In a Coaching environment – since that is what this blog is supposed to be about – I would encourage my Client to look at what the tradition holds for them? How does it enrich their lives? Can they choose to embrace the spirit of the tradition and enjoy the work, the creative part of it and what it’s intention was and perhaps, if it is appropriate, reinvent the intention so that it better supports them individually? Releasing stress and judgments of wrong or right, good or bad along the way.

A challenge, yes. But a great place to start and to have a wnderful holiday season.

Happy Holidays.

Things to think about. Until next time.

Nancie Kay Shuman

That thing you do. (and why you do it!)

Saturday, December 5th, 2009

I have been having a conversation over the last few days regarding why we do what we do. There seems to be two camps: because we HAVE to and because we WANT to. I am pretty firmly on the WANT to camp.

I have chosen to adopt the attitude that life should be fun. I should enjoy what I am doing and overall like the people I am working with. The late, great Pat Natarro, (former SVP of Motion Picture Distribution for Columbia / Tristar / Sony) once told me that we spend approx. 1/3 of our life at work. We will be happier in the long run if we choose work and an environment which makes us happy. And to work with people whom we like and respect. He died unexpectedly of a heart attack at the age of 56. At his memorial service, his former boss, Jeff Blake, said that it had been a perfect day for Pat, Went surfing with his eldest son, spent a quiet morning with his wife, and played video games with his youngest children. Set the high score. Sounds like a great day to me!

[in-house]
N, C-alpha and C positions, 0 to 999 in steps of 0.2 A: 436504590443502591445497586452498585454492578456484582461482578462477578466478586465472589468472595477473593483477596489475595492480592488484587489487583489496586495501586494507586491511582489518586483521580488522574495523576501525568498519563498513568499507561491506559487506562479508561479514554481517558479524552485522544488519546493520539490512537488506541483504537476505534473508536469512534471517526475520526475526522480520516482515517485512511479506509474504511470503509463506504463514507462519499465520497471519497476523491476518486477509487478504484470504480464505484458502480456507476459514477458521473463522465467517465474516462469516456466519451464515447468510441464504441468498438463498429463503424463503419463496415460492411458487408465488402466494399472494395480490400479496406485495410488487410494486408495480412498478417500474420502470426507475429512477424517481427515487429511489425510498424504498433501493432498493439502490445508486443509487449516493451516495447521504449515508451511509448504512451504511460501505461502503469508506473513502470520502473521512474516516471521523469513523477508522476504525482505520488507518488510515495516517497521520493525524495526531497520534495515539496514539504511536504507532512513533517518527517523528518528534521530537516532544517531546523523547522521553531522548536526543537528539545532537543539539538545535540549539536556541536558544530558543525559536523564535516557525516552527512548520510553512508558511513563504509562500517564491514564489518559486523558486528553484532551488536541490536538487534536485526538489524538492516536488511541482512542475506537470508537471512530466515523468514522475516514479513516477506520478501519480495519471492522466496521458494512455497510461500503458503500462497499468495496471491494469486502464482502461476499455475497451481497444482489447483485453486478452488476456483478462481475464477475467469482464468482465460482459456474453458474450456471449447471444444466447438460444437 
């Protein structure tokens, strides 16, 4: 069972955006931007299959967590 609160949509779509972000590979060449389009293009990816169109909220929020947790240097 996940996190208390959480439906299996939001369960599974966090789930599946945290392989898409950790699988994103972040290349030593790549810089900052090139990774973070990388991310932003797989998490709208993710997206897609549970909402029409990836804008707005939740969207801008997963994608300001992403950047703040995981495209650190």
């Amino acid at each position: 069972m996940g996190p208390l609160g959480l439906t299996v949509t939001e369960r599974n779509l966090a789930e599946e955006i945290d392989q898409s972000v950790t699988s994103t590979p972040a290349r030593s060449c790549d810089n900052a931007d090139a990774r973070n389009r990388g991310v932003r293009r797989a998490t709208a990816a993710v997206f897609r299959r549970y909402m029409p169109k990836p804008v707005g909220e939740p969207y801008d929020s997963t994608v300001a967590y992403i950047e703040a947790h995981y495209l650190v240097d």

The people who I have been talking to who have been in the “Do it because you HAVE to” camp, feel that if you are having fun, you obviously aren’t serious about what ever you are doing. Those I have talked to who are of the “Do it because I WANT TO” camp, feel that anything which smacks of Duty and Responsibility is a negative and does not support real choice.

And if we have a choice, why not choose to have fun?

Now there are aspects of every job, every situation which are difficult to envision as “fun.” If you are in a Supervisory position, having to discipline of even terminate an employee is not “fun,” is it? And yet, aren’t there creative ways to achieve these things? Could it be possible that finding and helping your employees find creative solutions be “fun”? That disciplining doesn’t necessarily mean being harsh, negative and condemning.

This is also true about critiquing someones work. While some people find that it is fun to be catty and mean towards an artist, writer, etc. Do we offer our opinions, solicited or not, in a way which shows that we have an understanding of, not only the medium, the message as well as our personal ideals, morals, values, and our respect for both, or are we making statements which are meant to show the world how witty we can be but which really don’t help in expanding the understanding or facilitate greater discussion of the topic at hand. Or do we spend time and energy giving well thought out, honest, balanced answers which may or may not be a little funny, depending on the stand point of the person who is delivering the comment and the recipient?

I am not saying that we can;t be humourous in our approach to things. In fact, just the opposite. But humour not at the cost of someone else. Or even ourselves. Humour at the situation. Humour at the the obvious, homour at the ridiculous and absurd which is dished up to us for excatly the intention of tickling our funny bone. This helps to give life texture and colour.

So we are back to the original question: why do you do what you have chosen to do? What is your motivation? Where is your come from? What are you trying to acheive and does your choice allow you to achieve it with ease and grace?

These are all great questions which we raise in our exploration in Coaching. Set and agenda, build a plan, find the patterns and make the shifts and changes which support the Client to reach their goals.

And maybe have some fun.

Things to think about. Until next time.

Nancie Shuman